Yet, as Francoise explained, this landscape had not always been so idyllic. For many Italians in Mussolini's state, this was one of the few escapes to neutral Switzerland. And to the refugees of the most devestating world war, clear days like that day at the pass would have meant a hail of fire from Italian forces at the border. Most refugees traveled in thick fog, when the zero visibility protected them from bullets but made the many cliff edges and snow banks so much more dangerous.

My feet were sore at the end of the day, having hiked over 50 miles of the nearly 100-mile, ten-day trek. Luckily, the end of each day came with a shower and bed and the end of this particular day came with a serving of raclette- boiled potatoes smothered in a burnt local cheese- in the Swiss hamlet of La Fouly.

Chamonix-Mont-Blanc, nestled in the Valley of the Arve
Six days earlier, we set out from Chamonix, the French resort town, on a ten-day, hundred-mile, three-country hike, with a total elevation gain equal to the height of the Himalayas, that circled Mont Blanc, Monte Bianco, the White Mountain, the tallest peak in the Alps and in Europe outside the Caucasus. Having never hiked in Europe, we chose to do the loop with a guide. This was a very wise decision- Francoise, a guide from the Chamonix Guides' Company, not only knew the route and some secret, scenic detours, but was an encyclopedia of the Alps. She introduced us to the French cheesemakers of the Alpage Beaufort, helped us identify and pick chantarelles in the forests above Val Montjoie, pointed out the edelweiss growing by the memorial to Courmayeur Guides, recounted the area's history from the Romans to Mussolini to the Mont Blanc Tunnel, and jokingly reminded us that although the Tour visited three countries, Mont Blanc was most certainly French.

The Tour du Mont Blanc was a tour of seven valleys: the Chamonix Valley, or the Valley of the Arve, a great Alpine river, was our start point. From there, we progressed over the forested slopes near the Col de Voza into the Val Montjoie and Les Contamines; then over the backbone of the Alps themselves on a lengthy day over Col du Bonhomme and Col de la Croix du Bonhomme to the Vallee des Glaciers. Crossing Col de la Seigne brought us into Italy, Val Veni, and Courmayeur. Our stay in Italy was short, ending as we left the Italian Val Ferret via Grand Col Ferret into the Swiss Val Ferret. From the resort town of Champex above the Swiss Val Ferret, the tour climbs through the Bovine and down to Vallee du Trient and Col de la Forclaz. A final climb brought us to Col de Balme, the triumphant return into France and the Chamonix Valley.

Some long-distance treks are about losing oneself in a vast wilderness. Some treks are pilgrimage routes that touch on human history and culture. The Tour du Mont Blanc is neither and both at the same time. The views from Col du Bonhomme or the Lacs des Chersey seem stunningly wild. Yet almost every night of the trek ended at village with a small church, a centuries-old bread oven, and a local cheese unique to its particular mountain valley.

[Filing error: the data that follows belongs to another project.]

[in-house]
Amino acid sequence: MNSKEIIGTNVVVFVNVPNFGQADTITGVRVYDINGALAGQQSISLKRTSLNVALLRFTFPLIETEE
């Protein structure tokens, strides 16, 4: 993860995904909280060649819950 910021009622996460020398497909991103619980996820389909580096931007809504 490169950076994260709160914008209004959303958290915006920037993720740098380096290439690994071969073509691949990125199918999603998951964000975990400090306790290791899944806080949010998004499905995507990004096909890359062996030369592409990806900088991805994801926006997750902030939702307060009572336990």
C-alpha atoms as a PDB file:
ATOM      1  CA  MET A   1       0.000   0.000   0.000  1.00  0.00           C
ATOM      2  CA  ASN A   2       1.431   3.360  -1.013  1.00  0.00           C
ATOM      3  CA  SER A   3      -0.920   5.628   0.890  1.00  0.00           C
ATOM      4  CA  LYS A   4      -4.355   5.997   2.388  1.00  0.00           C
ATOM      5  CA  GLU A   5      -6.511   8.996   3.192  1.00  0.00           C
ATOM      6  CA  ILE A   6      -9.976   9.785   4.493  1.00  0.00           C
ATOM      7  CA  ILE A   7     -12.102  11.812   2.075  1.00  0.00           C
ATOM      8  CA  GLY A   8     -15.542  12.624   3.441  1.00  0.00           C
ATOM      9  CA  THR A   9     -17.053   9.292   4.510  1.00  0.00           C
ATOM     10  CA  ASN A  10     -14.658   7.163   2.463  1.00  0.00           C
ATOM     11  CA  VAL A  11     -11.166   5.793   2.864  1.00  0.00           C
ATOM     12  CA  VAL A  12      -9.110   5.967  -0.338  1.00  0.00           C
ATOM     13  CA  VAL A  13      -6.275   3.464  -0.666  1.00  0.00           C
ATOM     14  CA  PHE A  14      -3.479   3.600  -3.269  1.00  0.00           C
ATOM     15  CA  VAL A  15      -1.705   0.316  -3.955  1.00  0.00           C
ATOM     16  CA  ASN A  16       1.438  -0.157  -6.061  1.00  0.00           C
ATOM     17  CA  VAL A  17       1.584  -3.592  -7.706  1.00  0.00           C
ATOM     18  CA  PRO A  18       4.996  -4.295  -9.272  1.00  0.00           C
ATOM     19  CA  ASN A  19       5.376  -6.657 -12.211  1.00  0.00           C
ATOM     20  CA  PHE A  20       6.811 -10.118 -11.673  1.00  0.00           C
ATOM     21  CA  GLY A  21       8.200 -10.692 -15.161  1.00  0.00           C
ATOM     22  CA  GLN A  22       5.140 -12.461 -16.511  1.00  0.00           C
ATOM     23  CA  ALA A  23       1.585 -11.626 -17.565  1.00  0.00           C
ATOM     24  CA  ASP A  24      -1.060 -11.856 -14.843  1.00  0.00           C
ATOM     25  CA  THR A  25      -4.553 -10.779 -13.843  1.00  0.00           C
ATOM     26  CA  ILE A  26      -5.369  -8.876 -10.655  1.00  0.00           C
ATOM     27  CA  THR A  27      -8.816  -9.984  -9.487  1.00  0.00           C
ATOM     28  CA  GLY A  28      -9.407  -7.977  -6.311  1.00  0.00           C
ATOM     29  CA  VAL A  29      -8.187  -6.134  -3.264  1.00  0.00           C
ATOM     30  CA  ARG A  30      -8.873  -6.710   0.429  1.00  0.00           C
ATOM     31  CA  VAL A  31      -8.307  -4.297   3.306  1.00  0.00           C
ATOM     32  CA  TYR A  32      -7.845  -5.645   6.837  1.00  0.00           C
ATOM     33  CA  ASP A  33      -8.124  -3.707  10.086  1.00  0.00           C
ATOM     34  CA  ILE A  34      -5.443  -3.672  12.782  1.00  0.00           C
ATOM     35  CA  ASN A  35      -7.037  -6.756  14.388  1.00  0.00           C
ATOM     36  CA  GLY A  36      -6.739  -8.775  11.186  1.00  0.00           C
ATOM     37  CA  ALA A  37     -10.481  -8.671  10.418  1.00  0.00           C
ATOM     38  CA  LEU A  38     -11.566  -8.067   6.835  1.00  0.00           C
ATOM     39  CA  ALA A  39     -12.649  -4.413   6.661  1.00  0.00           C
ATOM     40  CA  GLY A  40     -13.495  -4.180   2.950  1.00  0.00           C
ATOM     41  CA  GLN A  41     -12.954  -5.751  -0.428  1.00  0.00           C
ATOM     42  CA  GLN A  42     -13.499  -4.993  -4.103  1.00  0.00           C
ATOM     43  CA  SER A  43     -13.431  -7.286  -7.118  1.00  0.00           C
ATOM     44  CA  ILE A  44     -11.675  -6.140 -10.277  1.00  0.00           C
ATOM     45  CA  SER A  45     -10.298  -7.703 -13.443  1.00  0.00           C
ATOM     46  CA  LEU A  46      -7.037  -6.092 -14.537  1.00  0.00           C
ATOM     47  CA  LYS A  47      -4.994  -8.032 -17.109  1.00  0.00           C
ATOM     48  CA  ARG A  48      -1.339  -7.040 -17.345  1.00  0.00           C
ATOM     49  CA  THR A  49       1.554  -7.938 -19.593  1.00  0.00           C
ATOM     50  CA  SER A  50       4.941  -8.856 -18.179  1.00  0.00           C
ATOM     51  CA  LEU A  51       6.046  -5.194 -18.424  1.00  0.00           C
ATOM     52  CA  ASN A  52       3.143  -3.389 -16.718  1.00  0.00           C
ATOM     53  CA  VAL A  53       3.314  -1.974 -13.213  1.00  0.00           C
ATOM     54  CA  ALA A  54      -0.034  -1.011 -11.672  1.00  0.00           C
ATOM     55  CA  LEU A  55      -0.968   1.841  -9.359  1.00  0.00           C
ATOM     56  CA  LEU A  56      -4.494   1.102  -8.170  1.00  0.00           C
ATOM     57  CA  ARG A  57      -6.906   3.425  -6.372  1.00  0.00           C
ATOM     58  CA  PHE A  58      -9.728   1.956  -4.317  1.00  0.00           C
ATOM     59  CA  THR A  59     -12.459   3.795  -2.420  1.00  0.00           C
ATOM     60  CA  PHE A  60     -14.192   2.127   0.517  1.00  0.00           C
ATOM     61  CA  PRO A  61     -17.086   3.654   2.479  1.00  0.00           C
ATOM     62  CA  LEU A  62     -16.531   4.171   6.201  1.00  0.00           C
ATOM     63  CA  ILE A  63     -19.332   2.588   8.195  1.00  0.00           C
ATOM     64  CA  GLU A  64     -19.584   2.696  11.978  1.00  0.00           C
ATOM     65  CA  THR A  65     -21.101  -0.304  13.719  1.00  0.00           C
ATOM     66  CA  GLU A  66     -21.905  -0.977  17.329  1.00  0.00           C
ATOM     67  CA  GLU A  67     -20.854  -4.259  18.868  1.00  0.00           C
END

The view from the Vallee des Glaciers cheese factory
Beaufort cheese wheels in the cave
For certainly one reason to hike the Tour du Mont Blanc is for the cheese- perhaps it should be called the Tour du fromage du Mont Blanc (pardon my poor French). Early in the hike, the focus was the Reblochon of Les Contamines, a charming town with a beautiful church down the valley from Col du Bonhomme. The day after we enjoyed the creamy, rich flavor of the Reblochon, we hiked passed beautiful, big cows grazing on the flowers below either side of Col de la Croix du Bonhomme and spent most of the day in close proximity to the low clangs of their cowbells. That night, before dinner at our auberge, we accompanied other hikers from our group to the chevrerie of Les Chapieux. This local cheese store promised us the king of cheeses- the Alpage Beaufort, a cheese made from raw milk of the cows who grazed in the high mountains of Savoy, perhaps the very cows we had passed on our hike that day. The firm, almost sharp cheese lived up to its billing. The very next morning, before beginning our ascent to Col de la Seigne, Francoise brought us to meet her friends at the cheese factory in Vallee des Glaciers. The smell of aging dairy was as impressive as the many wheels of alpage Beaufort in the factory's cave. One of our group remarked at how industrialized our mindsets had become: we would never have pictured a cheese factory as an operation occupying only two small stone houses, run by a handful of cheerful Savoyards using milk collected fresh from the mountain meadows up the trail.